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Friday, February 19, 2010

Information About OxyContin From Readers


So, the Blog post and the following Facebook discussion revealed some very interesting comments about the OxyContin problem facing the nation and particularly devastating to our Appalachian region. This post will share comments from those who read the blog entry and who responded with knowledge from various fields of employment such as the health field, the counseling profession, the military, and social service agencies. These people live and work all over the country, and I consider their unique perspectives very valuable.

If you take time to read these grass roots comments, you will be blessed with information that will allow you to seek answers for troubling questions. Thanks to the many people who cared enough to share their views and concerns. I truly believe much is to be gained by reading today's blog entry. Please read this post and feel free to add to the wealth of information here. Thank you, readers.

Jody wrote, "I see this problem every day. I work as a home care nurse. I no longer wear a uniform and carry my equipment in a grocery sack as not to identify myself as I enter a clients home for fear that my patients or I could become targets of thieves and addicts."

Yolanda said, "... as you know I founded my nonprofit Treatment Centers, Inc. I am a licensed alcohol and other drug counselor. Oxycontin is the worst I have seen. But, it's too expensive so addicts are now shooting up herion because it's cheaper. Anyone who does not feel there is a drug problem.......crawl out from under your rock, but wait, it may be safer there to stay .... when Oxy is snorted it has the opposite effect but, there have also been cases when the inside lining of the nose develops holes. Imagine what the nose would become...."

Sandy added, "Did you hear about  the kids that got suspended for having Oxy's at our Middle School?"

Barb said, "The worse thing I see is when people overdose and live, they end up on a ventilator and don't know they are in this world. They are usually young kids too, what a shame. One case I know, his friends let him lay there, didn't get any help because they were "afraid." Who knows - he might have had a chance. A lot of people I work with has either a child or other family member hooked on oxy's or Lortab and they send them to rehab over and over, it's like they can't give it up. More times than not they usually end up in prison. It is VERY prevalent in our community! Doctors give RX's for Xanax and Ativan - both very addictive. So in a sense they are drug addicts. Where do we draw the line? Who should get it and who shouldn't?"

Derby commented, "It's (OxyContin abuse) is not a new problem in schools...anywhere (it's happened at the school where I work). Kids get it from their parents', grandparents' and neighbors' medicine cabinets. They get it at parties... and yes it starts in middle school. Kids are snorting their Adderall (or friend's)...so some of the prescribed meds are the kid's own. They MUST be supervised. Remember...an adolescent's brain isn't fully formed (the frontal lobe that handles the decision making capabilities) until age 21. So, no...kids don't always KNOW better...or make good decisions...Just look through the magazines you read...and all the ads from the pharmaceutical companies... even look through magazines that kids read... are those ads there?"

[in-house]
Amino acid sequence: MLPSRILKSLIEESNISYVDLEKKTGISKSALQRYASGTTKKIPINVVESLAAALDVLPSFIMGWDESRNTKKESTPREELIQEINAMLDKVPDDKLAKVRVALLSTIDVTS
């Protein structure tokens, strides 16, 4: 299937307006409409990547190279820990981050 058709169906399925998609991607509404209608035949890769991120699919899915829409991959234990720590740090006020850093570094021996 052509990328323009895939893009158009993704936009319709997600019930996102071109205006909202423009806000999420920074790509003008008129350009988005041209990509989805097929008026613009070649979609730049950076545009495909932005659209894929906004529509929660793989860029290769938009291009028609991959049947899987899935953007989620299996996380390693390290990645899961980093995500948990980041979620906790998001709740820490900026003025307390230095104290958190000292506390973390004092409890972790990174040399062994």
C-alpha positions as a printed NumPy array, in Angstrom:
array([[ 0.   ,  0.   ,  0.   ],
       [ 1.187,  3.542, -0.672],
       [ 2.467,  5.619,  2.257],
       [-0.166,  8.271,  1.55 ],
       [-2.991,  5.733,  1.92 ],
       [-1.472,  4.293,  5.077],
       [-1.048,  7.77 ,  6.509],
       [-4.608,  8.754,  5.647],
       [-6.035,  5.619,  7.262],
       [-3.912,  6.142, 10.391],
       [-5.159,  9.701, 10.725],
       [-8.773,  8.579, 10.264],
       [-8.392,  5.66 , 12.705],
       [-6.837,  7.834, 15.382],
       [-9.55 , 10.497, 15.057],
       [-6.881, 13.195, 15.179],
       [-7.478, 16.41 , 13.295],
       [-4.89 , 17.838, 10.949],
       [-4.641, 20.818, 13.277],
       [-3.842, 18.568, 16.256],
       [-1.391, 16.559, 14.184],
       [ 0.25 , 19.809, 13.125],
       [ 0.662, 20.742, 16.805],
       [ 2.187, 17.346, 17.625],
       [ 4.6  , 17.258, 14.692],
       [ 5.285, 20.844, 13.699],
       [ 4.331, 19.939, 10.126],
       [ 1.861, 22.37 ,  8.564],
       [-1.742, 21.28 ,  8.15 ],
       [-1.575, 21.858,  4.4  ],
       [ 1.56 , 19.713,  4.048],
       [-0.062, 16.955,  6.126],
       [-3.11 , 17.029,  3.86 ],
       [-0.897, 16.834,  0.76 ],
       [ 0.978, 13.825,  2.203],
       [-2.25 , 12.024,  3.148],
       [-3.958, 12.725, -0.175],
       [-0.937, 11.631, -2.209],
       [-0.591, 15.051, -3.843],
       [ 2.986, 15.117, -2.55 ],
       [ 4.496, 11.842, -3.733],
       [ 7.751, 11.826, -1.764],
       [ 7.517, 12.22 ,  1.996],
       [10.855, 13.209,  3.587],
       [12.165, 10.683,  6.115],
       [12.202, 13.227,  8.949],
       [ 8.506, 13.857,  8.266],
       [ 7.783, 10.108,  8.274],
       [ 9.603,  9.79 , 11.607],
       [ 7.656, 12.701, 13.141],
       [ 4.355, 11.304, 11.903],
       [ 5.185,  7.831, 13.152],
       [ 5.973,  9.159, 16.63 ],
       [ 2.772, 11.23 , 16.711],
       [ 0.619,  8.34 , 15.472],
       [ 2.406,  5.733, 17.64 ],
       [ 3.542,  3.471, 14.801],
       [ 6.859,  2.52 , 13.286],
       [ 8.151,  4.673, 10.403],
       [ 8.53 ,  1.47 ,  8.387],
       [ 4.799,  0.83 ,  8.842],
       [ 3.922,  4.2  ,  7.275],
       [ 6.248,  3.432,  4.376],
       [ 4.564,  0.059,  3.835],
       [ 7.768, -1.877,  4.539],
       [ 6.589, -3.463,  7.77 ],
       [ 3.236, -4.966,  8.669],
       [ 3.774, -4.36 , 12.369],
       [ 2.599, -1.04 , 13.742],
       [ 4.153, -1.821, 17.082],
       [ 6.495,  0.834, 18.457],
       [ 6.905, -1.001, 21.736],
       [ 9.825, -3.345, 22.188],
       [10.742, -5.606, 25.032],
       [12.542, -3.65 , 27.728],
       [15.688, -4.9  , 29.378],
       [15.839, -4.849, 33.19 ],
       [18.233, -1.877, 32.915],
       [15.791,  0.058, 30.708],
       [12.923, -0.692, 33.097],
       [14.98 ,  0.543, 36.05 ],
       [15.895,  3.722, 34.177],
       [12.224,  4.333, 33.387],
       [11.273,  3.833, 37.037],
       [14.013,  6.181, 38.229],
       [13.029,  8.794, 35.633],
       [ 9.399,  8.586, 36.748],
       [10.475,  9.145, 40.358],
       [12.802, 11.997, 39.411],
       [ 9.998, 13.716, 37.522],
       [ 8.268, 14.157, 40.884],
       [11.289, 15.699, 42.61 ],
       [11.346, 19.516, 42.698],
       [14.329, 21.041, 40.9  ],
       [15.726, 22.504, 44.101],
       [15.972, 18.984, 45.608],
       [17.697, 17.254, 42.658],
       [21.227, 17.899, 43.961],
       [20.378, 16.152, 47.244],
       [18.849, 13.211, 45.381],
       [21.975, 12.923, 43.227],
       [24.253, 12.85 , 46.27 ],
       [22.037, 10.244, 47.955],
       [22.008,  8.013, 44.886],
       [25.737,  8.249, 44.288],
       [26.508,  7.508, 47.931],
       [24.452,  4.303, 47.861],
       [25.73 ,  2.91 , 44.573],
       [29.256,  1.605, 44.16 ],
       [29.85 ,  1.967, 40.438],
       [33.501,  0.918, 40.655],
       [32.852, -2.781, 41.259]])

Tom said, "The country is seeing a major shift in the age that people begin abusing prescription drugs. It seems it is now beginning at the age of 12, which historically has been the age where kids began experimenting with cigarettes. One problem us as health care workers experience -- providers need to fix treating the patient for pain. Once stable on a drug such as Oxycontin less than 5% become tolerant to the pain effects that the drug is exhibiting. Yet the patient will tell the physician or other health care provider the drug is not working any more for them. Patients say this because they actually become tolerant to the euphoria and sedation effects of Oxycontin not the pain effects. As health care providers we need to realize this concept and not just increase the patient's dose of the Oxycontin or other such opioid."

Dave reported, "I wonder how much of this abuse plays into the overall costs of prescription drugs. It sounds like legalized dealing to me. What role, if any, should the government play in curbing the abuse? Should the government have greater oversight on how these type drugs are being issued and to whom and under what circumstances? Aren't these type drug prescriptions reported to the DEA? Do they maintain a database on whom is receiving what and at what frequency? Does the DEA monitor doctors who write large numbers of these prescriptions and if not, should they? Who is really at fault? The user, the physicians with revolving doors, the pharmaceuticals, the parents, etc....?" 
 
Tom answered, "Ohio now has what is called Ohio Automated Rx Reporting System. Pharmacies in Ohio must submit all prescriptions for controlled drugs to the State every 2 weeks. This helps detect patients who are doctor shopping and getting pain medicines early or at another pharmacy. It has certainly helped physicians and pharmacies catch and dismiss patients. West Virginian and Kentucky have similar systems. The problem is, which they are currently working on, is we live really close to these other states. With that being said it is hard to detect if a patient got a prescription filled in Kentucky or West Virginia unless they used their prescription insurance to get it. Needless to say, residents of Scioto County have figured this out. This is why they need to link the systems of Kentucky, West Virginia, and Ohio together, it would be very beneficial."